• N2 + 3H2 → 2NH3

  • It’s the same as saying it takes 2 atoms of Nitrogen + 6 atoms of Hydrogen to make

  • 2 molecules of NH3. The equation also says 1 molecule of N2 + 3 molecules of H2 produces

  • 2 molecules of NH3. Another way to read the equation is 1 MOLE of N2 + 3 MOLES of H2 yields

  • 2 MOLES of NH3.

  • Let’s look at our grilled cheese sandwich recipe again. What if I asked: If you start

  • with 6 pieces of bread, and assume you have excess cheese (more cheese than youll need),

  • how many grilled cheese sandwiches can you make? It’s tempting to just solve this in

  • your head, but let’s solve it like we would a stoichiometry problem. We can use the recipe

  • to find conversion factors. Remember conversion factors are ratios that equal 1.

  • For every 2 pieces of bread, you need 1 piece of cheese. So you can write that as

  • a conversion factor: 2 bread/ 1 cheese = 1.

  • Similarly, for every 2 pieces of bread, you get 1 grilled cheese sandwich. That conversion

  • factor looks like this: 2 bread/ 1 grilled cheese sandwich = 1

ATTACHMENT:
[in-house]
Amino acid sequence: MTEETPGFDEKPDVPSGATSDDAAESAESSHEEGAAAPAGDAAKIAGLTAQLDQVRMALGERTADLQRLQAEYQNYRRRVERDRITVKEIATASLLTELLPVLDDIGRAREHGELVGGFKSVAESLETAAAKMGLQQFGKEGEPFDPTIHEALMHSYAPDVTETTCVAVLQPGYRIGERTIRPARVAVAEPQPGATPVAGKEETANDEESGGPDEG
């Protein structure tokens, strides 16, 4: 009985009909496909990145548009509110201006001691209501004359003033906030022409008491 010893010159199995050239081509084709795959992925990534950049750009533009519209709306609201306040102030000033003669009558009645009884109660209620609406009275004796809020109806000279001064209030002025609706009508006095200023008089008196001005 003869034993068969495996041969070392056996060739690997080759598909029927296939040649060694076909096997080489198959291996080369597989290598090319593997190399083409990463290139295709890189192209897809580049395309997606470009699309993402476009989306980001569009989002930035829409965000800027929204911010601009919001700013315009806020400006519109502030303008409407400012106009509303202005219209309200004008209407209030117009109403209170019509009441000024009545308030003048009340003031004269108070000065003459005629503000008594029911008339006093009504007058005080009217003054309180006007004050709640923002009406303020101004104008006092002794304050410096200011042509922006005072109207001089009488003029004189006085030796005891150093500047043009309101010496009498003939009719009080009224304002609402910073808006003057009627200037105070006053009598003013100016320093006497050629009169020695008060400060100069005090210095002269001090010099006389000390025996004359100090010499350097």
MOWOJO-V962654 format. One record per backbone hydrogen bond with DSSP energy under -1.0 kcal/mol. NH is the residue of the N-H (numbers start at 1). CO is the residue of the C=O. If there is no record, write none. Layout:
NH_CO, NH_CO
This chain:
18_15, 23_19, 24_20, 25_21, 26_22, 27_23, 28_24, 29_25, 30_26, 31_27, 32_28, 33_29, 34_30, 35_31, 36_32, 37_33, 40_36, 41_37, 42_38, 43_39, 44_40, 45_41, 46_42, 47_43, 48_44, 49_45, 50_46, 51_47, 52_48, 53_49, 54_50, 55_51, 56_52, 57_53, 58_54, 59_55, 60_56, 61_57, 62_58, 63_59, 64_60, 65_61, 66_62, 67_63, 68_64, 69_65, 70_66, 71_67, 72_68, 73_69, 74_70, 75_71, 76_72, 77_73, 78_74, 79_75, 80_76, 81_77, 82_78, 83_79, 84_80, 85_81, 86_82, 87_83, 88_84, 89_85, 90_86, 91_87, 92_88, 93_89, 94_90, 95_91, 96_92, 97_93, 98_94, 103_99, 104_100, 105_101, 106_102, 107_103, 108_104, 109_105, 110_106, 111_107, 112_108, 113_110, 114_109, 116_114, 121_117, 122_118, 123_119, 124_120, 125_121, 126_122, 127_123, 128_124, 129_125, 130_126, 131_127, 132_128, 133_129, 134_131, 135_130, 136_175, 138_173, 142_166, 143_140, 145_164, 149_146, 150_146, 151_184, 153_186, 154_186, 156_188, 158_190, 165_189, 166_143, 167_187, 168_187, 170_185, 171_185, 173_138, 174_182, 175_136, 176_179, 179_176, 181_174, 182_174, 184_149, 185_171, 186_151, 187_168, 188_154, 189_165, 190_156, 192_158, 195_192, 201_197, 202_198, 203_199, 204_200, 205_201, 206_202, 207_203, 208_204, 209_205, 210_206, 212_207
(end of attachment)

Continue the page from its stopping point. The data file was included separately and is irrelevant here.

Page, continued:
• And for every 1 piece of cheese, you get 1 grilled cheese sandwich. The conversion factor

  • is: 1 cheese/ 1 grilled cheese sandwich = 1

  • Back to our problem: Write down what you know, and what you want to get at the end,

  • and leave a blank space for a conversion factor: 6 pieces of bread gives us…. some number

  • of grilled cheese sandwiches. We want a conversion factor that has pieces

  • of bread and # of grilled cheese sandwiches in it.

  • Well use the conversion factor 2 bread/ 1 grilled cheese sandwich = 1. But careful

  • - we want our units to cancel. So in this case, well invert our conversion factor.

  • That’s the great thing about conversion factors - they equal 1, so you can flip them,